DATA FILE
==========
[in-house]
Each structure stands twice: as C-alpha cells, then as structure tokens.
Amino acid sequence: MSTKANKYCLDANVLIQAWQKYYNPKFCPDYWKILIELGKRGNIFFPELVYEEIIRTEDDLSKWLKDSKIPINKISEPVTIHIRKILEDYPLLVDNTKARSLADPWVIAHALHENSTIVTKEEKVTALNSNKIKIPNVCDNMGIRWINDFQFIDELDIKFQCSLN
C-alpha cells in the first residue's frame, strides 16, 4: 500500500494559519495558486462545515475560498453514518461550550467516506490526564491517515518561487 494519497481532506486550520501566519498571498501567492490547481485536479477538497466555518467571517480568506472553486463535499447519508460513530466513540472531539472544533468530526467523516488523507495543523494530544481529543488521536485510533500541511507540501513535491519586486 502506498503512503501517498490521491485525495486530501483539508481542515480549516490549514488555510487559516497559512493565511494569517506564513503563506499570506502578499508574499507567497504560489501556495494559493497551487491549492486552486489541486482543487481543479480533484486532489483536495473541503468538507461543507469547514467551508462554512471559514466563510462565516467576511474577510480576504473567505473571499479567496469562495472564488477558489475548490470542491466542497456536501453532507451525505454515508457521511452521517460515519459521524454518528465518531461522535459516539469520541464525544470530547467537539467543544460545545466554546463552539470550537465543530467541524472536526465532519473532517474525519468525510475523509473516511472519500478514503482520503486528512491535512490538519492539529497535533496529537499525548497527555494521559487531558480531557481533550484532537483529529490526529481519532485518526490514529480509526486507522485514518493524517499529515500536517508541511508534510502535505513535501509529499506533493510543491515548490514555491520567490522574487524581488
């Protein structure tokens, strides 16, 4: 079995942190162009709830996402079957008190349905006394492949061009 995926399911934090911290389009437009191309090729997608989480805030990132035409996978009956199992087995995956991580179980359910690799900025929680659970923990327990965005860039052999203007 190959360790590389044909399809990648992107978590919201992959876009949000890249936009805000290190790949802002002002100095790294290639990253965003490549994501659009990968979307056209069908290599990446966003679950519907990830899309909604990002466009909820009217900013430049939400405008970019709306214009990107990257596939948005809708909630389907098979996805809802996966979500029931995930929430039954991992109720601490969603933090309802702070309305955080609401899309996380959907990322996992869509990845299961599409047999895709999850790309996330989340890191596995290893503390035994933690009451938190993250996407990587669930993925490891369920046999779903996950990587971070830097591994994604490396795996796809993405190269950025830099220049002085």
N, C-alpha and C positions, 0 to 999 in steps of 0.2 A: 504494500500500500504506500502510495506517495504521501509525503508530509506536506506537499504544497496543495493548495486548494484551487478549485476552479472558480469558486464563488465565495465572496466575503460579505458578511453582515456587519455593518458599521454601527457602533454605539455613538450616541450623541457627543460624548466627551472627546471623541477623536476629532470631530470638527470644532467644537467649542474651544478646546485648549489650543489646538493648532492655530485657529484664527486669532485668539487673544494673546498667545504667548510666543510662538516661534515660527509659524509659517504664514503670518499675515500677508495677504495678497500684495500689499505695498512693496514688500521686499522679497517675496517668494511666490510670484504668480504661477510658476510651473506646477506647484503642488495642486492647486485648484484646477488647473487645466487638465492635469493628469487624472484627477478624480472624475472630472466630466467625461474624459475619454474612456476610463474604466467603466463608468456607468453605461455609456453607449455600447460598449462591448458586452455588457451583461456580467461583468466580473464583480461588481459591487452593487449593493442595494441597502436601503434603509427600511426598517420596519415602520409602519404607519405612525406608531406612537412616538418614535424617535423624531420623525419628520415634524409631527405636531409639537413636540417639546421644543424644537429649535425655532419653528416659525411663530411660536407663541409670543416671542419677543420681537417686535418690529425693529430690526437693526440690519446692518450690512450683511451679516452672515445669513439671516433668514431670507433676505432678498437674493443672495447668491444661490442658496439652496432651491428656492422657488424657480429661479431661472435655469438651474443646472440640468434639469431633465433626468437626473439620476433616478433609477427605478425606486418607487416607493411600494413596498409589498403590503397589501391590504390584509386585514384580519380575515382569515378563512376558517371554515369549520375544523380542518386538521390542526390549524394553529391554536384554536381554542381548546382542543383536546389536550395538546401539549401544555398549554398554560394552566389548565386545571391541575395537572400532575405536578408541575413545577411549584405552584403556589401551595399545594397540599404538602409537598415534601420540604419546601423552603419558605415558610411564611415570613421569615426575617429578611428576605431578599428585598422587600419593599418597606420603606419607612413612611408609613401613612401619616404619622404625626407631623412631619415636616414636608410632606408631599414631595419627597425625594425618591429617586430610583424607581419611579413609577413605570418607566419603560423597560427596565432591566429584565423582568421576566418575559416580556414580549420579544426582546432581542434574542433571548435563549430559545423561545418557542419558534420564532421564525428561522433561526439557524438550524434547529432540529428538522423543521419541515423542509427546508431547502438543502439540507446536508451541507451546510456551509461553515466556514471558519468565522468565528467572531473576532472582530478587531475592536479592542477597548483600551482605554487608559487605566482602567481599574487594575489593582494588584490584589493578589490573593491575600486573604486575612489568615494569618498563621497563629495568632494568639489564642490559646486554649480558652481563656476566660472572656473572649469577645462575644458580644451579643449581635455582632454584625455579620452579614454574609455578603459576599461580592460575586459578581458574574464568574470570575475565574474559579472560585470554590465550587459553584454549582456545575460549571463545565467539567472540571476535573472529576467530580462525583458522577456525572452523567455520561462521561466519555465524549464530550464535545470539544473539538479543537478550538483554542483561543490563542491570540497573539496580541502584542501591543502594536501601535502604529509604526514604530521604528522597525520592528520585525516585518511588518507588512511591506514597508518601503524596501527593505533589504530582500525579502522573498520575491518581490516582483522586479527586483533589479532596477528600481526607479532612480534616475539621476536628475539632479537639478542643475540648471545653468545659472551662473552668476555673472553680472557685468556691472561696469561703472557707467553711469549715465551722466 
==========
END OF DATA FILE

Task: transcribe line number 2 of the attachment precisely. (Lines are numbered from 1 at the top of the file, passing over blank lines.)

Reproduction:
Each structure stands twice: as C-alpha cells, then as structure tokens.